If both your desk and your schedule are cramped beyond belief, the Konica Minolta PagePro 1350W should grab your attention. At 385mm wide and less than 260mm deep with its paper tray retracted, this tiny 1,200dpi laser printer cranks out monochrome text like there's no tomorrow: it averaged more than 13.5 pages per minute in our tests, no mean feat for a printer you can take home for about £130 (as of May 2005).
Of course, this printer has its limitations, such as a scant 150-page paper tray and an even scantier 100-page output tray that's prone to spilling pages over the edge, but it's still a workhorse. Another downside: its 6,000 extended-capacity cartridges cost about as much as the printer itself. Yet for speedy and good-looking pages, the affordable PagePro 1350W is attractive, and for people with small desks, it's an excellent choice. This printer's 8MB buffer and overall speed would service a small workgroup if you added an external print server, as long as people don't leave a lot of pages to spill from its outtake tray.
For a small printer, the Konica Minolta PagePro 1350W manages to cover the laser printing bases well. It weighs a slight 7.8kg, with a 150-sheet paper tray designed to stay empty until you're ready to print. You then flip down the dual-purpose cover-cum-paper tray and slip your blank pages inside, adding an extra 150mm to the machine's footprint at the front.
Pages take a C-shaped path through the machine to appear atop an output tray that's overrated to hold 100 sheets -- pages spill over the edge after only 10 pages. The buckling of the sheets as they spool out of the printer seems to reduce the output tray's capacity. Otherwise, our test prints flowed smoothly, without excessive paper jams. Unfortunately, when it does jam, you must take out the toner cartridge to remove any paper stuck in the works. But we did subject this printer to extra torture tests, such as feeding it damp onionskin paper, before it jammed.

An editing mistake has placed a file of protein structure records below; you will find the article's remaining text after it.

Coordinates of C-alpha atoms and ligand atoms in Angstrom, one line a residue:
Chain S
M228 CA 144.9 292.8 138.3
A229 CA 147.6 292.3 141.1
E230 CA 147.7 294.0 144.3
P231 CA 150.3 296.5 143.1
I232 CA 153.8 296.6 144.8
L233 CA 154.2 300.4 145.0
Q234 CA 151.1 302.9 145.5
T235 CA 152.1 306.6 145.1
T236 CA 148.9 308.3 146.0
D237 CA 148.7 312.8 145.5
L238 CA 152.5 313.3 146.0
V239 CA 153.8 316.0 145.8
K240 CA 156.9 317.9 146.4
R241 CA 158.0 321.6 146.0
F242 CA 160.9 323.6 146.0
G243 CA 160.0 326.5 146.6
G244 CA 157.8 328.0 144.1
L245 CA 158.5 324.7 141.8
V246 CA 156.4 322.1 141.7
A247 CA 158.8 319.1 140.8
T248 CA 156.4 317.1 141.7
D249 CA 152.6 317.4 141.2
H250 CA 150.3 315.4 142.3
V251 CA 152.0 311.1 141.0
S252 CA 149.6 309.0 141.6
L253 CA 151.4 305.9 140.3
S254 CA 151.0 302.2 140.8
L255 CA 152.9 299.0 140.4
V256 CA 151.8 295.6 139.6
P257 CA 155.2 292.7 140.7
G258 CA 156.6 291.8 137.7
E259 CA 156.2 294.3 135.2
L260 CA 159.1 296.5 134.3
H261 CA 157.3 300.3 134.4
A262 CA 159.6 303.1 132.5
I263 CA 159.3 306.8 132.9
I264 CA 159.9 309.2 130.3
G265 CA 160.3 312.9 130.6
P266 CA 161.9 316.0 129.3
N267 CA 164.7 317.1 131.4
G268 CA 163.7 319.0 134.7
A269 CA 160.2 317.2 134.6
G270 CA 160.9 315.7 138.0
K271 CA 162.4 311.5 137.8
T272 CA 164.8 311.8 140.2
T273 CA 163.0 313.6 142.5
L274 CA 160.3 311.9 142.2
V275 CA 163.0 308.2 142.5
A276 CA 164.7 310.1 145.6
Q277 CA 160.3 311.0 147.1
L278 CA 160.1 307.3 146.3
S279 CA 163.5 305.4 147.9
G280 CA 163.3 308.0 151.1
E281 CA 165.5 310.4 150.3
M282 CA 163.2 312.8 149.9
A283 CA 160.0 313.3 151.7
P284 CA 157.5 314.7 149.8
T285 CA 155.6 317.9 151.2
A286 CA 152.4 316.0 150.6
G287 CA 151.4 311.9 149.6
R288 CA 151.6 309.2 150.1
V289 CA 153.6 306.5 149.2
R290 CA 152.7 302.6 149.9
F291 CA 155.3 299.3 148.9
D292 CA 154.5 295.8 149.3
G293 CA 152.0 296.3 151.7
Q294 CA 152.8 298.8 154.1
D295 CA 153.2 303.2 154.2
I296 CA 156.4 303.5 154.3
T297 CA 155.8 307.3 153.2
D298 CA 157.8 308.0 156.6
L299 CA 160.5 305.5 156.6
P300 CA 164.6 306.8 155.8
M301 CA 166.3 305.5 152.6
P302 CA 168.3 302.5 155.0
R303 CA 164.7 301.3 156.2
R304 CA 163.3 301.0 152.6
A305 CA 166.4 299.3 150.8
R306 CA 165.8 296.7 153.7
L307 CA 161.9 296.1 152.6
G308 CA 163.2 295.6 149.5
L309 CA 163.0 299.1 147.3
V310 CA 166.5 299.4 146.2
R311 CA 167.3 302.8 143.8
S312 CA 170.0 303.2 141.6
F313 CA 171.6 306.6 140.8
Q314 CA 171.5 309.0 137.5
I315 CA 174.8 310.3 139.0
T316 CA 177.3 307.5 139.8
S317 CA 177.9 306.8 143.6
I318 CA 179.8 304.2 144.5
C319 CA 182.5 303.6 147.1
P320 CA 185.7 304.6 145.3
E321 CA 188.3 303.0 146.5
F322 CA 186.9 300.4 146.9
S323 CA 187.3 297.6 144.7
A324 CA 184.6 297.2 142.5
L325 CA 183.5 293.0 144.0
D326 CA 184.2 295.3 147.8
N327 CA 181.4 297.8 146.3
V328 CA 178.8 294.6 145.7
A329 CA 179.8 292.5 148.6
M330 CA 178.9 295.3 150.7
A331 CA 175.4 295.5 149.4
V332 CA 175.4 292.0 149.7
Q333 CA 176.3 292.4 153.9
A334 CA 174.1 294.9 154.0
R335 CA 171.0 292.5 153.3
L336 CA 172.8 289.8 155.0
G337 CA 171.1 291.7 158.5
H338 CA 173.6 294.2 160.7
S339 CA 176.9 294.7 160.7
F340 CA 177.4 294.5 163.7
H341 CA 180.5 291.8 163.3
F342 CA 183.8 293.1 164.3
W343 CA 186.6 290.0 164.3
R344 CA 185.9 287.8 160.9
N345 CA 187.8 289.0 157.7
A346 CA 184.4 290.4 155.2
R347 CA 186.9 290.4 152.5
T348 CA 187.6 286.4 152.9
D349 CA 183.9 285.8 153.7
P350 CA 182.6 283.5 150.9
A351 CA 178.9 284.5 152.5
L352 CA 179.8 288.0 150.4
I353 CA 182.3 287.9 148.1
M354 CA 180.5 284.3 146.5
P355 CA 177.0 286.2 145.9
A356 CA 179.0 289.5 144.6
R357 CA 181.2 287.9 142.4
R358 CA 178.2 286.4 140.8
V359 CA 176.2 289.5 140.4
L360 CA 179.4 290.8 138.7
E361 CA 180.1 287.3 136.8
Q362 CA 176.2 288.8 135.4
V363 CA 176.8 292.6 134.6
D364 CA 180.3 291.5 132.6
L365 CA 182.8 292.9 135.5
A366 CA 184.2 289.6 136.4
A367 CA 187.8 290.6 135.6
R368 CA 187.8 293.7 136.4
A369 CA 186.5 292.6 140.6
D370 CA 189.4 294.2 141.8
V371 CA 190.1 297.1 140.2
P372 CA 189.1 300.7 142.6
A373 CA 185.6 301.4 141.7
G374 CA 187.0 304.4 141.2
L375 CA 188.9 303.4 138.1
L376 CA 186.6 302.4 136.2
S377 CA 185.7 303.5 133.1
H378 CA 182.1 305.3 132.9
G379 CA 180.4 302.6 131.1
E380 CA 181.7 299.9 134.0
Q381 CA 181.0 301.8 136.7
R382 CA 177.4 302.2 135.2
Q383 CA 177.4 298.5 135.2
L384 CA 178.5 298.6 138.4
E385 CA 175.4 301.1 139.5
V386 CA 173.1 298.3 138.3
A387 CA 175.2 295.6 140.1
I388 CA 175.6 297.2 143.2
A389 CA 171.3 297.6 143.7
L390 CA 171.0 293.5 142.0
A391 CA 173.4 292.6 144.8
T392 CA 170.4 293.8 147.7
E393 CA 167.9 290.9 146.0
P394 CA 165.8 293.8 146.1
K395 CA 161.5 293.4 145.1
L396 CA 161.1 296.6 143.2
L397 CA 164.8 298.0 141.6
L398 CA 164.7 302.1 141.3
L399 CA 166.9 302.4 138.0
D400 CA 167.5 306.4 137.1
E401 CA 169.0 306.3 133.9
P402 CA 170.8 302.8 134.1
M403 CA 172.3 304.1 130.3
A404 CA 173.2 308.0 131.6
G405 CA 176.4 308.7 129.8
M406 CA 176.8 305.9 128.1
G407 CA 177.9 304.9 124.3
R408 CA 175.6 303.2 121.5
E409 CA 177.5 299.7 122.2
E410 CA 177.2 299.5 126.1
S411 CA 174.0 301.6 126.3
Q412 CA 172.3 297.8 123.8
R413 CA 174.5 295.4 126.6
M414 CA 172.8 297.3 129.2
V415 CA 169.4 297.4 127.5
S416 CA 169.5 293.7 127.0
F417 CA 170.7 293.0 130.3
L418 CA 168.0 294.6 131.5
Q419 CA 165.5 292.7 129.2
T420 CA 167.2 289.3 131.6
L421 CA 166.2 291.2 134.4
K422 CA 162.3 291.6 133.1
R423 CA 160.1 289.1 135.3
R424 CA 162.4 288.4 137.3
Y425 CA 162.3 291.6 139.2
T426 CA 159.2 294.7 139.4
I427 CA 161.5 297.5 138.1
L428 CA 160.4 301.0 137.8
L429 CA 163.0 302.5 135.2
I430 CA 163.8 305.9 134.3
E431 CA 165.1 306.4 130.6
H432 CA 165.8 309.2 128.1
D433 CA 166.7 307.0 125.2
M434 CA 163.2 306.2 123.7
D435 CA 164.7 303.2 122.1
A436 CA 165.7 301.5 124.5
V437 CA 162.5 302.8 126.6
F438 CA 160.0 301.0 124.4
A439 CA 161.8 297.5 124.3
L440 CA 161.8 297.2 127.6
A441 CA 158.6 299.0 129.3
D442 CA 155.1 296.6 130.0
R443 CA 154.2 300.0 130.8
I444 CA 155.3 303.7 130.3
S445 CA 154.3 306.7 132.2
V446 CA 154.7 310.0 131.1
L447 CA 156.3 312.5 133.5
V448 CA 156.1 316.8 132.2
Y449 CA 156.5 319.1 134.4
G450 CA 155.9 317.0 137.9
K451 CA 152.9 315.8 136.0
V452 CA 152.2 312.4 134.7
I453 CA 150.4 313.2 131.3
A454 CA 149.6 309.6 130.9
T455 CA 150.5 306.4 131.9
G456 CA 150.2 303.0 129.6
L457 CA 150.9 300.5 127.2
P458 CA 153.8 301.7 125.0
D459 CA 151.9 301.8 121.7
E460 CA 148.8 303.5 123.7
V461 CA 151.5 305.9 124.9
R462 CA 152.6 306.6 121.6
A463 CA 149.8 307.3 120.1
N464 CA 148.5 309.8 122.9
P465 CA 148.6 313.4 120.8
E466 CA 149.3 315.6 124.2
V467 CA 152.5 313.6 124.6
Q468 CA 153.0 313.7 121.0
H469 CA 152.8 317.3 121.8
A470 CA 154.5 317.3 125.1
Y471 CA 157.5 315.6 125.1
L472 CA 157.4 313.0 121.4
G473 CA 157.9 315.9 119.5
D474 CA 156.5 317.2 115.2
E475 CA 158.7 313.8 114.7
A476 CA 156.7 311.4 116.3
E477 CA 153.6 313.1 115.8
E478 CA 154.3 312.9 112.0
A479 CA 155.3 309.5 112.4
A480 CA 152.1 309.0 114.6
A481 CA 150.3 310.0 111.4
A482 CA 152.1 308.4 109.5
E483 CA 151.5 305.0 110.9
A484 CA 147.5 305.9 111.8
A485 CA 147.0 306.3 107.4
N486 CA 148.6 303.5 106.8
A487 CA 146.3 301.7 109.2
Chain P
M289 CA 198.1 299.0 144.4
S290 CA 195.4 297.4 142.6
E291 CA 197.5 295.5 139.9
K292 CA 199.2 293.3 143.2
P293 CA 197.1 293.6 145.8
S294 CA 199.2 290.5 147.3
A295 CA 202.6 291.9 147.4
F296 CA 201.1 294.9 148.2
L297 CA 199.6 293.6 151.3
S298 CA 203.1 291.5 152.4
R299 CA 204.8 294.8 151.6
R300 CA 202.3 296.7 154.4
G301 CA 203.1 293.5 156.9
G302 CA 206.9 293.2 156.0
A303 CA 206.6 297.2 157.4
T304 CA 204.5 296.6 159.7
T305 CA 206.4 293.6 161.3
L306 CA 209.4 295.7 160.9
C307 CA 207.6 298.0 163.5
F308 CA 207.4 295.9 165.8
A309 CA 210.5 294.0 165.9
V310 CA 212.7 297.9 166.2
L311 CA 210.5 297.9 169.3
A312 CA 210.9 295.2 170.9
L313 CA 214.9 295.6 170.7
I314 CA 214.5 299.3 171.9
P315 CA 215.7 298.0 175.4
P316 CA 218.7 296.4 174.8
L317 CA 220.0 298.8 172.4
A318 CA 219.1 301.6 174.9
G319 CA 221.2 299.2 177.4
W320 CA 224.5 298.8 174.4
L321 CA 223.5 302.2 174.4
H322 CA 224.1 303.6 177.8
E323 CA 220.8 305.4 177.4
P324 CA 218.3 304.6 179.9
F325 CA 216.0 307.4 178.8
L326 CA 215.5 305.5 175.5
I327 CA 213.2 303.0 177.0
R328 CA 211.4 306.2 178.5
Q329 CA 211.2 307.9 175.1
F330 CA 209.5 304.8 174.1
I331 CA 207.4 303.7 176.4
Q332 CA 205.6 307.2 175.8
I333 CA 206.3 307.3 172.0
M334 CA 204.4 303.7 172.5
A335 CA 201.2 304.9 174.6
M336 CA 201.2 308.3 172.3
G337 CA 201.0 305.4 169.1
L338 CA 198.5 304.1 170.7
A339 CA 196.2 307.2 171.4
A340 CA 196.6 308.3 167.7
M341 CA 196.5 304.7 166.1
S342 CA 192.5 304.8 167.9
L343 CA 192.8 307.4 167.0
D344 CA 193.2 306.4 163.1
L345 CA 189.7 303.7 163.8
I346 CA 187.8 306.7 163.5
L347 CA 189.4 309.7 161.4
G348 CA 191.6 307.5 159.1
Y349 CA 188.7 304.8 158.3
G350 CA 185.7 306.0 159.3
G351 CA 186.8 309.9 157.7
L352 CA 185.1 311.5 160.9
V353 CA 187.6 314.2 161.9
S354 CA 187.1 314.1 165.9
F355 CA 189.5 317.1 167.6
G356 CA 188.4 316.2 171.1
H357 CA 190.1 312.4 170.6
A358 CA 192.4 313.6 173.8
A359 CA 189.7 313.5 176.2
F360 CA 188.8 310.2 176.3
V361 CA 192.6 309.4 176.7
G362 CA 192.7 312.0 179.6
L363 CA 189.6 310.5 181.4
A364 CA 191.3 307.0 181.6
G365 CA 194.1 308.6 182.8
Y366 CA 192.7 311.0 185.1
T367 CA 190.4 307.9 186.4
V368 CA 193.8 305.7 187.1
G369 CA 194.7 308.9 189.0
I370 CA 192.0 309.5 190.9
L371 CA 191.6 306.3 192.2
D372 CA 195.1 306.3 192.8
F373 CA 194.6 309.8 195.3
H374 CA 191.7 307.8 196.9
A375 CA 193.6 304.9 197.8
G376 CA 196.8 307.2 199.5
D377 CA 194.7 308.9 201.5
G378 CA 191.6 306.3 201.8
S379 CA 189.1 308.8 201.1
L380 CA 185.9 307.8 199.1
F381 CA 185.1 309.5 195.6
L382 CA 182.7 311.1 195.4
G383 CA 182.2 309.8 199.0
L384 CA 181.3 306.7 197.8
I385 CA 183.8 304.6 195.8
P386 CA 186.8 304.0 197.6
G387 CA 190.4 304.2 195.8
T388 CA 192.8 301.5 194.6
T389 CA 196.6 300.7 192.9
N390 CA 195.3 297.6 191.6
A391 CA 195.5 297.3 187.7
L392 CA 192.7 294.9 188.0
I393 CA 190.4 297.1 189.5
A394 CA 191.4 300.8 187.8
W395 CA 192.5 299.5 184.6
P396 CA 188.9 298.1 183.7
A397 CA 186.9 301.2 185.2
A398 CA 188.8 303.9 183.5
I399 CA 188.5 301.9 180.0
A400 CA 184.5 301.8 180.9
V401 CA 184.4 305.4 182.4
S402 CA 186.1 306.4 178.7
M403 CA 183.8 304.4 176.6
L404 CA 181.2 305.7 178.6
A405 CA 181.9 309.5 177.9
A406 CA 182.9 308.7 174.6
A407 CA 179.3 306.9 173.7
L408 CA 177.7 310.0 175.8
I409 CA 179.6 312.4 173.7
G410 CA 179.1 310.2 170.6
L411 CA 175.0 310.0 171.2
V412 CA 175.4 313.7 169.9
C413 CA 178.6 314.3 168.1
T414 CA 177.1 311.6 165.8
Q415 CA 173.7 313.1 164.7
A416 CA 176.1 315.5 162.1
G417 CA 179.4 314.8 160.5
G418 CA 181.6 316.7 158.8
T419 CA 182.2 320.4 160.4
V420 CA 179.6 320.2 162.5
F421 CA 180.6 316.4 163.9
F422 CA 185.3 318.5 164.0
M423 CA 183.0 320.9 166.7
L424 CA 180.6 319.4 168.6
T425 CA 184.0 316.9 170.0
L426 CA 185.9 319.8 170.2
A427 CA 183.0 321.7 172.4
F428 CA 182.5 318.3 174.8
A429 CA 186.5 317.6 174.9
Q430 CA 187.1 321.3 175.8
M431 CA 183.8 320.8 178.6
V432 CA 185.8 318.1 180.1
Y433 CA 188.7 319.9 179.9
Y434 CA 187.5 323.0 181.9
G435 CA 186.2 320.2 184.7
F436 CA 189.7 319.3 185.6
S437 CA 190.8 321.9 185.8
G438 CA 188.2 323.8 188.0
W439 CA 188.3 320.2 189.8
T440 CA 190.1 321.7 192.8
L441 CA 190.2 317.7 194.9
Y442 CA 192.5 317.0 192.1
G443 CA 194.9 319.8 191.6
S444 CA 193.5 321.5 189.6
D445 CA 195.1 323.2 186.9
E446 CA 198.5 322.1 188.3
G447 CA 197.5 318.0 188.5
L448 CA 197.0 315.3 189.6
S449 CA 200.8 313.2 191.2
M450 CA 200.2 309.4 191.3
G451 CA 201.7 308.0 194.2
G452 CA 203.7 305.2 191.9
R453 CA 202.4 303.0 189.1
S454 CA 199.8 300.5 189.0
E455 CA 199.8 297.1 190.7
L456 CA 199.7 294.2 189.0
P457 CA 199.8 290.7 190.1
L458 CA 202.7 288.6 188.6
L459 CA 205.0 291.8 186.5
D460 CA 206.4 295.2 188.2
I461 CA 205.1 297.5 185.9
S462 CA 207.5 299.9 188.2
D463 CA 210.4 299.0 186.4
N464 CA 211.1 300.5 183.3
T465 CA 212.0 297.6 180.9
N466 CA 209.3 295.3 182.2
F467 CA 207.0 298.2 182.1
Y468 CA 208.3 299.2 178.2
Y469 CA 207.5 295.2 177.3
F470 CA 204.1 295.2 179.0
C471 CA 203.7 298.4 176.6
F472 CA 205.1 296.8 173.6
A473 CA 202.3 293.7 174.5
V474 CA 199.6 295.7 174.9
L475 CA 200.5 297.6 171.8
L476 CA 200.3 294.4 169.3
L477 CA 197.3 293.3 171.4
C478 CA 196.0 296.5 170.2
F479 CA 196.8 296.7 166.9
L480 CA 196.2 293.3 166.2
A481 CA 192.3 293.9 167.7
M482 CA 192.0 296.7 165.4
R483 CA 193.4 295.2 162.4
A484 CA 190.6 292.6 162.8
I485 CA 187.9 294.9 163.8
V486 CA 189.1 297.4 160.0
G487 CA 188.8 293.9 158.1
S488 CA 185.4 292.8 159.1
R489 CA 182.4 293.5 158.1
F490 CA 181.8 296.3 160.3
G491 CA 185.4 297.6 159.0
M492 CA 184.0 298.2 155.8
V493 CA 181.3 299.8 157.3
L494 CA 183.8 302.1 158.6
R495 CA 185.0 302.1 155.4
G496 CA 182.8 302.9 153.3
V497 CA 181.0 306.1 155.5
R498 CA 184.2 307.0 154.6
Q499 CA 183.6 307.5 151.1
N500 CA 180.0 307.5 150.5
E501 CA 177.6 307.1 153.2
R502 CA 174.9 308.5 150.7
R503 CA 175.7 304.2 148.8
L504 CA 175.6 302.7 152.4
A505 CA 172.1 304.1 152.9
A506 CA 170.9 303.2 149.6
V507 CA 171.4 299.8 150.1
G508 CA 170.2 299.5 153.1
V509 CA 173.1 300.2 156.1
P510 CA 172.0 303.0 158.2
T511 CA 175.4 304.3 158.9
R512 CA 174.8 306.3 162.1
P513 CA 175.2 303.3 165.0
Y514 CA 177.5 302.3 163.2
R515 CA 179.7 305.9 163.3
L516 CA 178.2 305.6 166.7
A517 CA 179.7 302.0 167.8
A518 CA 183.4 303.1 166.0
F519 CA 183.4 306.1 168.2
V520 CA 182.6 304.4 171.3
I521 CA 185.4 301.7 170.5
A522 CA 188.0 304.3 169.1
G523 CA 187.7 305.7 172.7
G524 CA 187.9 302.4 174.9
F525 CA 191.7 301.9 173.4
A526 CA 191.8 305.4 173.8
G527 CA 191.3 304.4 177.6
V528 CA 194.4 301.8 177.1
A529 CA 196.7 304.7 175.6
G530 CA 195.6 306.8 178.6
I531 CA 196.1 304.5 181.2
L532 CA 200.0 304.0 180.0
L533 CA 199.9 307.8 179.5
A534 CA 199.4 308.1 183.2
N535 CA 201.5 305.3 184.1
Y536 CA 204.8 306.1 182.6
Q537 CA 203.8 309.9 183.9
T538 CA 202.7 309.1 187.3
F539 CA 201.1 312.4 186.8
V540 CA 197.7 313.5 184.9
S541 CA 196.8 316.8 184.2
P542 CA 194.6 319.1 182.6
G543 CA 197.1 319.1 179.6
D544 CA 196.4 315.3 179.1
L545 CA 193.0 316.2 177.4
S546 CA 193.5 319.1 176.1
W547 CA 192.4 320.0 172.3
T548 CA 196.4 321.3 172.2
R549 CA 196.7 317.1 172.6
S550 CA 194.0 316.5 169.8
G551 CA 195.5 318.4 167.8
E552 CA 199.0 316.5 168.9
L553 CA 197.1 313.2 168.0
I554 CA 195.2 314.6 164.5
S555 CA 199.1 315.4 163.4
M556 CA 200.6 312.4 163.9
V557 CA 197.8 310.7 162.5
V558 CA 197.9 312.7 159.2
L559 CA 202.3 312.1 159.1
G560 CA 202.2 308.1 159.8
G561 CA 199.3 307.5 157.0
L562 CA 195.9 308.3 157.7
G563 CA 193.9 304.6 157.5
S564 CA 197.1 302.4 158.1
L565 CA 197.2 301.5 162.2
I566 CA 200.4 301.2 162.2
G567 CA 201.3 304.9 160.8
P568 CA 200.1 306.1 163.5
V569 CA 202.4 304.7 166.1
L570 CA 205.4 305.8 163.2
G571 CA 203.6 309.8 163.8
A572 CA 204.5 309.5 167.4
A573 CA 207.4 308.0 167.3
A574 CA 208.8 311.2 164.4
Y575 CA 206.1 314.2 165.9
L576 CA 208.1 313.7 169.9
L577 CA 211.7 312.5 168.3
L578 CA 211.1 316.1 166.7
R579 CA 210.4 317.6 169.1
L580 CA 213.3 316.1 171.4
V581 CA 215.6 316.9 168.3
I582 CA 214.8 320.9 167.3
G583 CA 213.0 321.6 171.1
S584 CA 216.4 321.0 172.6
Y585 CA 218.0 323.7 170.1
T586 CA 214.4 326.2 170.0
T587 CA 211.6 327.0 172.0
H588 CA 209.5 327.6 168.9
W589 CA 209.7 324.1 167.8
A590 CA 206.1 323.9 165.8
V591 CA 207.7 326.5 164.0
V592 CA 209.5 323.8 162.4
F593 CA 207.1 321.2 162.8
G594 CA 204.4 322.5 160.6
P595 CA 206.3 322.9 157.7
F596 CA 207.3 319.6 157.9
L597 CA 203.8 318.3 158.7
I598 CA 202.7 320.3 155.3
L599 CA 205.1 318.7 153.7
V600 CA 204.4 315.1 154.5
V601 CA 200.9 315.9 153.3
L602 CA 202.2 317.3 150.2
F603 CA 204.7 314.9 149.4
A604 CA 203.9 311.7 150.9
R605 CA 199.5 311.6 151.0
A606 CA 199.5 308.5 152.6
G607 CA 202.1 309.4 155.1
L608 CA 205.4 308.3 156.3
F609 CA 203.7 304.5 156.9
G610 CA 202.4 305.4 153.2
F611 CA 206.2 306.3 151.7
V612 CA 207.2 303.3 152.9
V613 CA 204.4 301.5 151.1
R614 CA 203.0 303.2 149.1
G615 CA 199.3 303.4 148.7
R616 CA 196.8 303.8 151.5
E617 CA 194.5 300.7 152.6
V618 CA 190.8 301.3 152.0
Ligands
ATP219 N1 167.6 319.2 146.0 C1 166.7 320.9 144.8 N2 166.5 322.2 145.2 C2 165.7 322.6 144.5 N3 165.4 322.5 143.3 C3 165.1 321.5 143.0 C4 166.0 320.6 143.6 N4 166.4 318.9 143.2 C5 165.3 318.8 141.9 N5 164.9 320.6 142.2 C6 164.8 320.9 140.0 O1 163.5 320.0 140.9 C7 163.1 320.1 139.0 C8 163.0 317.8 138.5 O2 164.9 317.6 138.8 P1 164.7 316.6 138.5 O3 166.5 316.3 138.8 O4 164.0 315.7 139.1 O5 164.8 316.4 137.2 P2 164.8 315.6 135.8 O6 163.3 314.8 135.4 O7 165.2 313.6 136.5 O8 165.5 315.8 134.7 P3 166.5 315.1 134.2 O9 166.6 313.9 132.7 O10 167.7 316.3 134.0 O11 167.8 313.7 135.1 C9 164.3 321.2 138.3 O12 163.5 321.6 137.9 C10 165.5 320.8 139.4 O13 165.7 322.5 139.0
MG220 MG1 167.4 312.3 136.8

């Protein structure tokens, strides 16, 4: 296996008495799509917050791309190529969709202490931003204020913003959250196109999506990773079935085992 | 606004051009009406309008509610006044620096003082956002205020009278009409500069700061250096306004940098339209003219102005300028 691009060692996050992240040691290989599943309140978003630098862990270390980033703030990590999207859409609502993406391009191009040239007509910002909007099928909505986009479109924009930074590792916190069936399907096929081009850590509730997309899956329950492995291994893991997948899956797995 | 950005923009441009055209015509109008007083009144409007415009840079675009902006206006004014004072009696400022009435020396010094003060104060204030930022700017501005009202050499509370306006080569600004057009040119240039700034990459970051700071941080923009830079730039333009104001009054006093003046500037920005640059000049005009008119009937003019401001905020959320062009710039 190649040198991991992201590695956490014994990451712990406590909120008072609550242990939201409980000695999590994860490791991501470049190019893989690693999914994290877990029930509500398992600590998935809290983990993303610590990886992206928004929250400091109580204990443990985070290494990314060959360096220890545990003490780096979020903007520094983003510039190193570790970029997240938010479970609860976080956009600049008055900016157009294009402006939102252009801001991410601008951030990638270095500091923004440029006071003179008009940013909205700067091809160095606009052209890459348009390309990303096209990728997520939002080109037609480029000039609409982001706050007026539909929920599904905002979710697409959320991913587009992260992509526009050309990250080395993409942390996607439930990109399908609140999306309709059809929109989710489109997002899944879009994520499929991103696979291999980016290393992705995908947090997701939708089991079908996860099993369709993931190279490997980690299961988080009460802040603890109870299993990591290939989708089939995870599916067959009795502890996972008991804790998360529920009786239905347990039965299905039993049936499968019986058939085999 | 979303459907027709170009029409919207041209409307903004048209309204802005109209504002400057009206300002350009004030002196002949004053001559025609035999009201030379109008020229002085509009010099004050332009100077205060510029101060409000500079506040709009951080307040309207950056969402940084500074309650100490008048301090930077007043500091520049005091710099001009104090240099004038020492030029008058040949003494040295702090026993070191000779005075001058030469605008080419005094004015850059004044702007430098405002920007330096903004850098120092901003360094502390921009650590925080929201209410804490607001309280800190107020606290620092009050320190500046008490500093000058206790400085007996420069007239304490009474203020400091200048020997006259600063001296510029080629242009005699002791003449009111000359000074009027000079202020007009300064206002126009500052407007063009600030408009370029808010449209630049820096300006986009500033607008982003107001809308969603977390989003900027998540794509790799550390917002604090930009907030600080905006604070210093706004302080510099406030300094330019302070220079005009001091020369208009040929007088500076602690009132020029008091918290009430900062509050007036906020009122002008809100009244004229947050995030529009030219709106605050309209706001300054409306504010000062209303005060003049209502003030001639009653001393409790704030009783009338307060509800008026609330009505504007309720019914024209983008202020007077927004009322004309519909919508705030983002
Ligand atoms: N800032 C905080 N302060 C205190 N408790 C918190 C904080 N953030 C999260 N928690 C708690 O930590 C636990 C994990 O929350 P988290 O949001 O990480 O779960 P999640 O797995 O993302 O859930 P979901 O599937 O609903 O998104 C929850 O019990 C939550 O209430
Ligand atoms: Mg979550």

The Konica Minolta PagePro 1350W has a zippy 21ppm (pages per minute) engine that produces 1,200x1,200dpi grayscale documents and supports GDI page description, which means that Mac and Linux users need not apply. Designed to work with Windows 98 (and later) machines, this model comes with USB 1.1 and old-fashioned IEEE 1284 parallel ports.
For such a small and inexpensive printer, there's a lot to recommend the Konica Minolta PagePro 1350W. It accepts a variety of paper sizes and weights, handling regular 80gsm paper and thick card stock equally well, and managing heavy-duty manila envelopes without a hitch. Only with lightweight paper did it stumble, squishing creases into a few sheets of a 30-page print job.
The printer software includes an always-on monitor that provides concise and useful messages about the print process. Although the 1350W doesn't have a built-in duplexer for double-sided printing, you can print n-up and two-sided booklets using options in the printer driver. After printing the first side of a page, the printer software pauses while you follow printed instructions for orienting the pages to print on the other side of a sheet. If you must regularly print on two sides of a sheet of paper, take a look at the pricier HP LaserJet 1320.
Speed is the watchword for this little powerhouse of a printer. In our tests, the Konica Minolta PagePro 1350W belted out 14ppm of text and a tad less (13.6ppm) for graphics. As such, it's among the fastest compact laser printers that we have tested, a full page per minute ahead of competitors such as the Samsung ML-1740. Printing graphics, it even gives pricier printers such as the HP LaserJet 1320 a run for its money, though it can't match the LaserJet's text printing speeds.
This printer also managed to crank out its test pages without making a fuss; it's one of the quietest printers we've come across. Certainly, it revs up its engine and fans as it cycles through the printing process, but even sitting on a cheap, laminated desk, the engines ran so quietly they couldn't be heard during a phone conversation.
As for print quality, the test text was crisp and clear, not prone to looking blobby at lower point sizes. In our graphics samples, solid expanses of black came out without banding, and line art was of high quality overall. High-resolution grayscale digital photographs printed through Windows XP's Printer wizard, however, showed some linear artefacts that marred the image quality.
(Longer bars indicate better performance)
||Black graphics speed||
||Black text speed|
(Longer bars indicate better performance)
Performance analysis written by CNET Labs project leader Dong Van Ngo.
Edited by Elsa Wenzel
Additional editing by Nick Hide